The unique science results addressing Gravitational Science and General Relativity (GR) that have been produced by the Lunar Laser Ranging Program (LLRP) to date will be described. While the Apollo retroreflector arrays are still operation and continue to produce new state-of-the-art science results, the combination of the lunar librations and the design of the arrays currently limit the range accuracy obtained for each single photo-electron return to 20 mm. A next generation lunar retroreflector (e.g., the Lunar Laser Ranging Retroreflector for the 21st Century or LLRRA-21) holds promise for great improvements in the existing values on the various tests of General Relativity. This is critical due to: 1) the inconsistency between GR and Quantum Mechanics and 2) our lack of understanding of Dark Energy. These puzzles have engendered a variety of alternate theories of gravitation which need to be tested against GR. The magnitude of these improvements will depend critically on the method of robotic deployment of the LLRRA-21. The deployment will be reviewed, especially those that can be supported by the Google Lunar X Prize flights of the next couple of years. The expected magnitude of the return signal from the optical/thermal simulations will be described in detail. This expected signal return will be similar to signal return that is currently being obtained from the Apollo 15 array, so we can evaluate the capability of various ground stations to conduct regular ranging programs. This will address number of ground stations that can contribute and the frequency of observations what would be available for the science analysis. Finally, the lifetime issues related to the Apollo arrays and the projection to the current design of the LLRRA-21 will be discussed. This work has been supported by the LUNAR team of the NASA/NLSI and the INFN-LNF and ASI.

  18. The coordinate frame of the lunar laser ranging network

    NASA Technical Reports Server (NTRS)

    Williams, J. G.; Newhall, X. X.; Dickey, J. O.

    1986-01-01

    The geocentric coordinates for four instruments, which were derived using lunar laser ranging, are compared with the 84L02 coordinates determined from the Lageos satellite. The determination of the geocentric coordinates for the 2.7 m and McDonald Observatory laser ranging system telescopes at McDonald Observatory, the Haleakala site, and the CERGA site near Grasse, France is described. Consideration is given to the McDonald Observatory colocation and station motion due to continential drift. A rms difference of 18 cm is determined for the two sets of geocentric coordinates; however, removing a data anomaly reduces the rms difference to 13 cm.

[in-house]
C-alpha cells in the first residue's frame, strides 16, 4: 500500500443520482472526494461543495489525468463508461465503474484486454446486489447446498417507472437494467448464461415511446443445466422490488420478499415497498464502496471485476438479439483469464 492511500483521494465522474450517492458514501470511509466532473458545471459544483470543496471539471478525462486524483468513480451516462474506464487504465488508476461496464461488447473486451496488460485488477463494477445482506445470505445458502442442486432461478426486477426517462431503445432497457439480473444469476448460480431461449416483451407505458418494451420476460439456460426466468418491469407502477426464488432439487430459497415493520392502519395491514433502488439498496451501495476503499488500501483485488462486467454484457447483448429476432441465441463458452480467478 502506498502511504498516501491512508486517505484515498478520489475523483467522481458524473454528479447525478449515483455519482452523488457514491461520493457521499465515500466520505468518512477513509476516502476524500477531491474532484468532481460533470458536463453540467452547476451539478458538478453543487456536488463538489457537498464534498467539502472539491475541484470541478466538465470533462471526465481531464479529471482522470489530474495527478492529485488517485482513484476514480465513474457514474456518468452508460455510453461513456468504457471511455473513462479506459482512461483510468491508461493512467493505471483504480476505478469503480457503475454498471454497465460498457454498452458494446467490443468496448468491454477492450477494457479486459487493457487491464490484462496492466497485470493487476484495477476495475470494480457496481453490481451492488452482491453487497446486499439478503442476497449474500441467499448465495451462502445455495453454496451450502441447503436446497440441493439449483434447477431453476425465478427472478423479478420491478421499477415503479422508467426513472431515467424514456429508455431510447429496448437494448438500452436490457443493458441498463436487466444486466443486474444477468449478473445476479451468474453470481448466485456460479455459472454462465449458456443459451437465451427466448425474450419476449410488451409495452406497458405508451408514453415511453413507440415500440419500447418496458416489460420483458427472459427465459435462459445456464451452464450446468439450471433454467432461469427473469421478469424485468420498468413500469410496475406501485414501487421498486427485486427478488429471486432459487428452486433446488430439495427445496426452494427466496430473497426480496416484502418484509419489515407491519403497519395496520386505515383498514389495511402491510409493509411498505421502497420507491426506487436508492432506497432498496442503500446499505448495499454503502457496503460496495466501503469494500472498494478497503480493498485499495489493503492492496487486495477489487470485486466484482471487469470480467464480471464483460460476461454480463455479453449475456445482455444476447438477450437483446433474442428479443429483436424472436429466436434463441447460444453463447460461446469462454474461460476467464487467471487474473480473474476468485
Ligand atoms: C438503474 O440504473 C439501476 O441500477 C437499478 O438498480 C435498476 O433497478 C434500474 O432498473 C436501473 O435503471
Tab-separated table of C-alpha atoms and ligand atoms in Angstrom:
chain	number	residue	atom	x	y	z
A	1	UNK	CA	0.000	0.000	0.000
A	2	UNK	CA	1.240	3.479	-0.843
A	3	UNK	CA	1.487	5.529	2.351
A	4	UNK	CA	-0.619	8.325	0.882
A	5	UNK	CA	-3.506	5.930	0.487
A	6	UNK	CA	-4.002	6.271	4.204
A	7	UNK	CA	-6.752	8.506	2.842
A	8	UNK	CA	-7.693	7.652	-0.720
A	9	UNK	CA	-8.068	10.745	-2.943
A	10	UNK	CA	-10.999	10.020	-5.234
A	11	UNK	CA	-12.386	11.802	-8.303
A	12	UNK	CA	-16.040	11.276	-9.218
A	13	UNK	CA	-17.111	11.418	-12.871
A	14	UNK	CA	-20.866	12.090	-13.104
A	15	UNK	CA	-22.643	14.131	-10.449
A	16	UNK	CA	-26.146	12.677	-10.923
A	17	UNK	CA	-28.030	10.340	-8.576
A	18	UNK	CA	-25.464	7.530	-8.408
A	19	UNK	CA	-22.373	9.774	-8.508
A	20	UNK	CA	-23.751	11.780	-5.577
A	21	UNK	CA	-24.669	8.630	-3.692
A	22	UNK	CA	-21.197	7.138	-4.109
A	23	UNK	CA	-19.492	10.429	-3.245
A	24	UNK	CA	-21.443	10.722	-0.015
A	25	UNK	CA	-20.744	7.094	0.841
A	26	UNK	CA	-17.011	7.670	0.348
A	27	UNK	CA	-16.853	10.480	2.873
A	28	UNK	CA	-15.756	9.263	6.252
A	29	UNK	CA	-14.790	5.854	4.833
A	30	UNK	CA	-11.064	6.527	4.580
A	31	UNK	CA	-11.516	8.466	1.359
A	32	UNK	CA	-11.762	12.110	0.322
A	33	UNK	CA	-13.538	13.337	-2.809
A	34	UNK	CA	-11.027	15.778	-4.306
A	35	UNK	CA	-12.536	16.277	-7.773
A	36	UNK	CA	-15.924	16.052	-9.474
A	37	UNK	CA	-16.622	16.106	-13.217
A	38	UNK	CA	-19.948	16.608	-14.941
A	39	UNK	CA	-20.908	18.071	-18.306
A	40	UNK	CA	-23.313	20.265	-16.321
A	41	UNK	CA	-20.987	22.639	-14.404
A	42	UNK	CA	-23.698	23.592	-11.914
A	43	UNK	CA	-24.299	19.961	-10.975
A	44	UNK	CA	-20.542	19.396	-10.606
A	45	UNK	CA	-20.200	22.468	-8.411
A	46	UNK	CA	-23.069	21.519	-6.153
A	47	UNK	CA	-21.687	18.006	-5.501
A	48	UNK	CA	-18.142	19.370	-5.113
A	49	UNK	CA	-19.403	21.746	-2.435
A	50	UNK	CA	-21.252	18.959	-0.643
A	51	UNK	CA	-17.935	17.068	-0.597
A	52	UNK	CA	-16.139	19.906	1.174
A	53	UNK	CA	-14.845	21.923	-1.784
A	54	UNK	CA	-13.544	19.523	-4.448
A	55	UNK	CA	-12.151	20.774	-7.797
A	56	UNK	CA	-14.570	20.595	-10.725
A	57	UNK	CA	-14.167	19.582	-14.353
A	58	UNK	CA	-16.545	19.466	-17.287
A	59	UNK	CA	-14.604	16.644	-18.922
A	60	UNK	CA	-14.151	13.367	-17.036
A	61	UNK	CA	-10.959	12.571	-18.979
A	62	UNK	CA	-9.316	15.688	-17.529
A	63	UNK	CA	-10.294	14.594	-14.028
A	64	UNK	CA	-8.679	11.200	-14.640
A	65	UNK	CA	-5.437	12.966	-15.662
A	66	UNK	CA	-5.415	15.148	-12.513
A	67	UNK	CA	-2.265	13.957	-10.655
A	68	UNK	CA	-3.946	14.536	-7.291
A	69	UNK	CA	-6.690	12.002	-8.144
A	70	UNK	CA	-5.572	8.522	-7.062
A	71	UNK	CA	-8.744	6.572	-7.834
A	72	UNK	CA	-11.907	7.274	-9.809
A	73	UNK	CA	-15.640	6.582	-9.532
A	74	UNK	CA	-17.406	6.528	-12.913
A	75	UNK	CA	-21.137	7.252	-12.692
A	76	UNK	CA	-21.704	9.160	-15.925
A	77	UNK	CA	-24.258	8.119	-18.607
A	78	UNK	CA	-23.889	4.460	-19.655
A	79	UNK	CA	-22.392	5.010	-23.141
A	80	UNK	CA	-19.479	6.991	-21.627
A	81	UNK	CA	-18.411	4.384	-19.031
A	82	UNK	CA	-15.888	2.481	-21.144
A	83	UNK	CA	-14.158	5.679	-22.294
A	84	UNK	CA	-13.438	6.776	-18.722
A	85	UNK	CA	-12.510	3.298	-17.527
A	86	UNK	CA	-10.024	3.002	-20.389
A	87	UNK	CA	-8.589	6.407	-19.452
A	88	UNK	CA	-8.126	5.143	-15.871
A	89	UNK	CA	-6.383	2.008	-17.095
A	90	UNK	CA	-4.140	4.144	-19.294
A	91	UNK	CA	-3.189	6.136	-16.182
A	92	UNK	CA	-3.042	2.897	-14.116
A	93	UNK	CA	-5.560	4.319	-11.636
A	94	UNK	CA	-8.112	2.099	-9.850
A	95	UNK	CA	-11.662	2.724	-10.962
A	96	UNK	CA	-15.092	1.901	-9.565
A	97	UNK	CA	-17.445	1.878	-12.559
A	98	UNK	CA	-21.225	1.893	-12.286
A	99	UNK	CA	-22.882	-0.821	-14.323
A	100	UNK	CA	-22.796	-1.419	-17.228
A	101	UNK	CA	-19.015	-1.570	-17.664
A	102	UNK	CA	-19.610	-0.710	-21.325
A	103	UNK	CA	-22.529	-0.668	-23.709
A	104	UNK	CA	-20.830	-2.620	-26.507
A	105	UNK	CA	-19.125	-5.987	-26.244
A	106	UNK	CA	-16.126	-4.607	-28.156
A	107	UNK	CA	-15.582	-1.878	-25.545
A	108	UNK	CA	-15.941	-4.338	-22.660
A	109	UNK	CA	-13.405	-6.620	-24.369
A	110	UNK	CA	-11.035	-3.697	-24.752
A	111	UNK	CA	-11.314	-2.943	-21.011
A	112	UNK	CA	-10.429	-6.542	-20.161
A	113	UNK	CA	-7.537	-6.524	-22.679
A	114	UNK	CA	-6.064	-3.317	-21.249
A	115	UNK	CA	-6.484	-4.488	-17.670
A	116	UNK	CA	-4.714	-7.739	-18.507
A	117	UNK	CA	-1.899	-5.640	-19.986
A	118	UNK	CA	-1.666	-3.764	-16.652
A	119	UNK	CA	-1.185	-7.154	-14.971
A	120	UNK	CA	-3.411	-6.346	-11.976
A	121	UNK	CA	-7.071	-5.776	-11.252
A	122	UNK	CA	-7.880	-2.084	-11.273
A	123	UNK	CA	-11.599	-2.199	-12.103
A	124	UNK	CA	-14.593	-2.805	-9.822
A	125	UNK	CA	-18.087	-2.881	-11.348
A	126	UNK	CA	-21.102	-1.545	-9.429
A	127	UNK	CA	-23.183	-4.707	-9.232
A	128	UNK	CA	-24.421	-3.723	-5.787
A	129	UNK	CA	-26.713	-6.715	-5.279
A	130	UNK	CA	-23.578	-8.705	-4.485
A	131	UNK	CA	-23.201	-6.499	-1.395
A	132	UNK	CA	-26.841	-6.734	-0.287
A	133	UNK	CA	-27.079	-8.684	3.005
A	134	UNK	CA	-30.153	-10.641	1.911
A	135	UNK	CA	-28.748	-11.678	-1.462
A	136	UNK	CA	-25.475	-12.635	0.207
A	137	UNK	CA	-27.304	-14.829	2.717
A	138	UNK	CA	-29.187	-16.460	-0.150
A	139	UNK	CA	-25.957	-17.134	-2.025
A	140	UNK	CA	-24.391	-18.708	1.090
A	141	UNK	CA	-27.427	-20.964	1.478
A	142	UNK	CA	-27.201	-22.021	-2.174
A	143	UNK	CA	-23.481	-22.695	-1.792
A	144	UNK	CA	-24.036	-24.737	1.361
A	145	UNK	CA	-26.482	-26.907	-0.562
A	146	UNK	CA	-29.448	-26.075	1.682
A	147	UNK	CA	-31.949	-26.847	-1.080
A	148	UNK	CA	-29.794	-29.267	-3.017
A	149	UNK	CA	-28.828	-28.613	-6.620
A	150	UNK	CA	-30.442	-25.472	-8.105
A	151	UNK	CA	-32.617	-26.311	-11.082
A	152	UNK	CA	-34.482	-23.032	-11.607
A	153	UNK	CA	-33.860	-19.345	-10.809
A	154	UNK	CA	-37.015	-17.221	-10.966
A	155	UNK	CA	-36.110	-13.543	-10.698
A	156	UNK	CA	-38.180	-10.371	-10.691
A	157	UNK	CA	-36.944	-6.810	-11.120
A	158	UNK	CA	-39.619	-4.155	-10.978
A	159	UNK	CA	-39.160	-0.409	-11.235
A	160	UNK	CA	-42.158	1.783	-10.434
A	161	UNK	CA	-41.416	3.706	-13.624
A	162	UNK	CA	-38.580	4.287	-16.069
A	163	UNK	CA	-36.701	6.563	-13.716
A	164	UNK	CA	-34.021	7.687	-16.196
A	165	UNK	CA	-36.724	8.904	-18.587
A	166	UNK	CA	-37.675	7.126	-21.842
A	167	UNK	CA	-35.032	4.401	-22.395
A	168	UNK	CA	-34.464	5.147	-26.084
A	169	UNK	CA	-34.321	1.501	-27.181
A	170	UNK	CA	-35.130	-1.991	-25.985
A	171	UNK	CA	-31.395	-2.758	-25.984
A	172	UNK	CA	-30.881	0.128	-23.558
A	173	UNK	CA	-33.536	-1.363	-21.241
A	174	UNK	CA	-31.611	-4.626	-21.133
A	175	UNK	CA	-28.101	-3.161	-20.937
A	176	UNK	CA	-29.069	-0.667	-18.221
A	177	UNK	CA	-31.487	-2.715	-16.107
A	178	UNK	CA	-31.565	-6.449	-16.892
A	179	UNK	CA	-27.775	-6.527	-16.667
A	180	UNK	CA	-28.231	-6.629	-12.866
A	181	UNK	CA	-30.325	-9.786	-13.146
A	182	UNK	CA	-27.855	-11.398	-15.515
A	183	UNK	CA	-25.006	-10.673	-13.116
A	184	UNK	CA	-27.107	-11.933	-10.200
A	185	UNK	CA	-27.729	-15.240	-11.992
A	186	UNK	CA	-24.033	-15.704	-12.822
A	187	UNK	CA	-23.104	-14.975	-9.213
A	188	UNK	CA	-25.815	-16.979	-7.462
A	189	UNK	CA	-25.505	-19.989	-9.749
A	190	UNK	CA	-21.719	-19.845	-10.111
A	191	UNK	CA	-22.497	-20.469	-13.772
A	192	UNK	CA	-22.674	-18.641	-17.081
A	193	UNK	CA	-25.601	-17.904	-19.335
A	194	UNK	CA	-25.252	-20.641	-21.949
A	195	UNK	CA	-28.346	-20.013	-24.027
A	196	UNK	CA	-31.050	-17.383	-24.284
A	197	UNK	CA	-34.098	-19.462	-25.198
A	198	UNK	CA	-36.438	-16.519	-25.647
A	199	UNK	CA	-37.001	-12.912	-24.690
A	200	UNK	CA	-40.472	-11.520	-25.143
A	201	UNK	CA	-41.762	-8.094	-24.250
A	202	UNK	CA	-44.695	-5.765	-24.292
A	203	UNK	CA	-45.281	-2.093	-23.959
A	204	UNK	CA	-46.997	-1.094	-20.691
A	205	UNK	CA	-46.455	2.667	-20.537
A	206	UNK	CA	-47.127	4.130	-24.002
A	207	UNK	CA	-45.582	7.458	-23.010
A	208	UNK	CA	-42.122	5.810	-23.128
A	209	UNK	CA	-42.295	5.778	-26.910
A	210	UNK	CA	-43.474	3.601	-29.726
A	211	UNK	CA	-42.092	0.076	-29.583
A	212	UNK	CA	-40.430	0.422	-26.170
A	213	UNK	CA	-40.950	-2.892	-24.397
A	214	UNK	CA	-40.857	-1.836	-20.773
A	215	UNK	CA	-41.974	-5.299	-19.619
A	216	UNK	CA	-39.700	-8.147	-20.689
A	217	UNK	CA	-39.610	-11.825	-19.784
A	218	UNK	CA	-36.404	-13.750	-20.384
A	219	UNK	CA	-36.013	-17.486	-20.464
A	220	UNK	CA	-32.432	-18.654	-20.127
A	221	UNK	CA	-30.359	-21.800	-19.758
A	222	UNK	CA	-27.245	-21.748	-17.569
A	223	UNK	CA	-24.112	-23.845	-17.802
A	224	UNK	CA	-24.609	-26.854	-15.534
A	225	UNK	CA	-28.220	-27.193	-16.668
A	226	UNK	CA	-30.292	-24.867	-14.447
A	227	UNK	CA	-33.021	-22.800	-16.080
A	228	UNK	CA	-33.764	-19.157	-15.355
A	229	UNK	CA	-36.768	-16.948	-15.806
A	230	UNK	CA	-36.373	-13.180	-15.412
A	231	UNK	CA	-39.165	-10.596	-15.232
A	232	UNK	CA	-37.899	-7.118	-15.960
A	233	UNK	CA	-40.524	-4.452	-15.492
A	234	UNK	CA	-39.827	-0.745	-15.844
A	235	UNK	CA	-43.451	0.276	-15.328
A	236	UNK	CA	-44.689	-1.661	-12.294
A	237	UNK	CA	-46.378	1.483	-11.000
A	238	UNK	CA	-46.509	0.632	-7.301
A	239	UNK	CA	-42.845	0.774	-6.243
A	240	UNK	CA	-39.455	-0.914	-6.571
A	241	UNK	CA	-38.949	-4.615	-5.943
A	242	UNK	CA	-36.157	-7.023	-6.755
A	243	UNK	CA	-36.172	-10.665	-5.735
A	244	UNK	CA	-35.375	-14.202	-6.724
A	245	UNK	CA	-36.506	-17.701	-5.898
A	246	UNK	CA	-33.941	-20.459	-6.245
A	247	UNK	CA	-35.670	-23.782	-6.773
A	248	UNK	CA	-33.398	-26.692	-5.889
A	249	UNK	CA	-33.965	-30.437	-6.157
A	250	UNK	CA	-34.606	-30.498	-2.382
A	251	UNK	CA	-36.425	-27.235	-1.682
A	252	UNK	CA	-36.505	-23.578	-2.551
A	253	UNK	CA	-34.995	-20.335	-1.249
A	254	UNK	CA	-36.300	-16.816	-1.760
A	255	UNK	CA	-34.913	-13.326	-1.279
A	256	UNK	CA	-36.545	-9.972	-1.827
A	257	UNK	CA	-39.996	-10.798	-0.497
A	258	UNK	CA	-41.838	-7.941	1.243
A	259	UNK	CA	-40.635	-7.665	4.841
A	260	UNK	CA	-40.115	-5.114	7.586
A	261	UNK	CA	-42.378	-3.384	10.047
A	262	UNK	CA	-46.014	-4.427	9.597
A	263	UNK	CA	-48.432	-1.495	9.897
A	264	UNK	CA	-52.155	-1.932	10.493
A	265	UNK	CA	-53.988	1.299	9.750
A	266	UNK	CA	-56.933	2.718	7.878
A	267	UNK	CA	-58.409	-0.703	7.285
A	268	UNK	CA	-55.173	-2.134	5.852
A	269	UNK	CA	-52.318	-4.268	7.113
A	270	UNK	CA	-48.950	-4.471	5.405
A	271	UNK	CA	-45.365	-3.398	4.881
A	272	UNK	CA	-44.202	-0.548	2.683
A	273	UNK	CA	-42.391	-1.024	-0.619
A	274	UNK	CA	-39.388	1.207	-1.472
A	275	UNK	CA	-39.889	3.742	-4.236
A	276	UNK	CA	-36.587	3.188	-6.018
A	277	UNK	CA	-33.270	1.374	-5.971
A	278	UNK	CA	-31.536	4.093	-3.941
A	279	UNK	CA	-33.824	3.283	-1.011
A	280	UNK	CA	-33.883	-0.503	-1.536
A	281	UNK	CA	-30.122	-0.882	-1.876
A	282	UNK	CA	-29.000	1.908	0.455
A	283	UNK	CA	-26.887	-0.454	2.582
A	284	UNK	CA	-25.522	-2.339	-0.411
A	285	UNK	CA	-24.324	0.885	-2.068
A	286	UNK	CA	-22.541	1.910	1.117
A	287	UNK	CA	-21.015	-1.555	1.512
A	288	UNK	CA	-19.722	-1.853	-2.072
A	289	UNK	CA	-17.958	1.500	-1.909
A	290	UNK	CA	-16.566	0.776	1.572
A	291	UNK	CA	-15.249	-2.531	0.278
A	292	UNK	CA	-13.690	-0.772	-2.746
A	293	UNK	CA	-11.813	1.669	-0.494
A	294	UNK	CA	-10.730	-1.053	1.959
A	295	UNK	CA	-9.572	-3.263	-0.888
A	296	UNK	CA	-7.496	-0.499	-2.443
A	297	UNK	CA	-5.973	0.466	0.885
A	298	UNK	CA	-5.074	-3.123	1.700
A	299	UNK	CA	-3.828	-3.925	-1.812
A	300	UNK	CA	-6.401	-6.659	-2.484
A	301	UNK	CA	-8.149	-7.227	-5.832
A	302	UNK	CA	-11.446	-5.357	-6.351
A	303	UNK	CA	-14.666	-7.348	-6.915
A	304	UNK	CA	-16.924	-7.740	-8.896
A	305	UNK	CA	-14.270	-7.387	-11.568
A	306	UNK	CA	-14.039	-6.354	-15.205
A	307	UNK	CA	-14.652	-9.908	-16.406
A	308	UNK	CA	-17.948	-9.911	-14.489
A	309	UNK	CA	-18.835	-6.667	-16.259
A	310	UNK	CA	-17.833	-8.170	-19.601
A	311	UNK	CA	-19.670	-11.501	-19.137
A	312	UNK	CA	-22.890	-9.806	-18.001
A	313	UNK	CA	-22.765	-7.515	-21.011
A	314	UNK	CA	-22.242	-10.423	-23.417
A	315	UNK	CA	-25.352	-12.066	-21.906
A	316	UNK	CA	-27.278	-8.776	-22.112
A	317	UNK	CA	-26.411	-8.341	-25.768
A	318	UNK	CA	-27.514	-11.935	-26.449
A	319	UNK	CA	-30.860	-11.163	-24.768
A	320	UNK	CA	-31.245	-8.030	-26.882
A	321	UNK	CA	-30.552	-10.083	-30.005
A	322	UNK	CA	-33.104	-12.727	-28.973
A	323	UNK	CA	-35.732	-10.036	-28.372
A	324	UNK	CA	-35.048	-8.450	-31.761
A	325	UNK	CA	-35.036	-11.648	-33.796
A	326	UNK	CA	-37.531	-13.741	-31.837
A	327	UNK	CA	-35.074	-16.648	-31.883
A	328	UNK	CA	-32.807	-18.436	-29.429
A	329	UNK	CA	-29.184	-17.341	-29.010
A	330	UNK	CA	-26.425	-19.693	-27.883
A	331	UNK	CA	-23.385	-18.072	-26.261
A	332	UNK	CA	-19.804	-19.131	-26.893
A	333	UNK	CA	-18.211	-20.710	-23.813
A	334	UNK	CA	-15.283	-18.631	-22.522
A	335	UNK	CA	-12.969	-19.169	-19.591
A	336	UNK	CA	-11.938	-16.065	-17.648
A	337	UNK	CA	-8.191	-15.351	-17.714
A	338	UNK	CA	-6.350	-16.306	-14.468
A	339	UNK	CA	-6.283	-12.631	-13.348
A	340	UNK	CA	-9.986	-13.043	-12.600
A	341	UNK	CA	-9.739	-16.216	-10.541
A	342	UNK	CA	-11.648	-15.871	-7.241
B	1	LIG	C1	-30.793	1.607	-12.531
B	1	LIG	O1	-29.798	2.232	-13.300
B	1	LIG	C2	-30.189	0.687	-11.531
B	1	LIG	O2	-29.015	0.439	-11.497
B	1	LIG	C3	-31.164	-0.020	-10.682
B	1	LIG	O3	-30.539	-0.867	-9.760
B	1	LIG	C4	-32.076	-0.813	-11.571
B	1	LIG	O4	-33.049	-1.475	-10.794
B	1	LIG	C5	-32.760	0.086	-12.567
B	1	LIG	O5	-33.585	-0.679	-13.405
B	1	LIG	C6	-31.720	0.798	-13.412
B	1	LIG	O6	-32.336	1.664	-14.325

19. Lunar laser ranging and limits due to the Earth's atmosphere

    NASA Astrophysics Data System (ADS)

    Currie, Douglas; Prochazka, Ivan

    2015-10-01

    The ultimate limits on high accuracy laser ranging to satellites from the ground appear to be caused by the effects of the earth's atmosphere. Other impediments in terms of lasers, timing equipment and calibration seem to be evolving to the point of providing very high accuracy. We shall address the role of the earth's atmosphere for lunar laser ranging. In the near future, the robotic deployment of next generation lunar laser retroreflectors is planned. With proper robotic deployment, these retroreflectors may support single photo-electron ranging accuracy at the 100 micron level or better. In particular, there are questions of the random and systematic delays and broadening of a very narrow laser pulse. Theoretical and experimental results will be discussed that address estimates of the magnitudes of these effects and the issue of precision vs. accuracy. These effects may be roughly divided into three domains: High frequency effects due to atmospheric turbulence, low frequency effects due to atmospheric "slopes" and atmospheric waves and tides and spectral dispersion of the narrow pulse. In conclusion, the route to better ranging through the earth's atmosphere appears to be more advance modeling of local meteorological effects, in a program that can be implemented at a reasonable cost.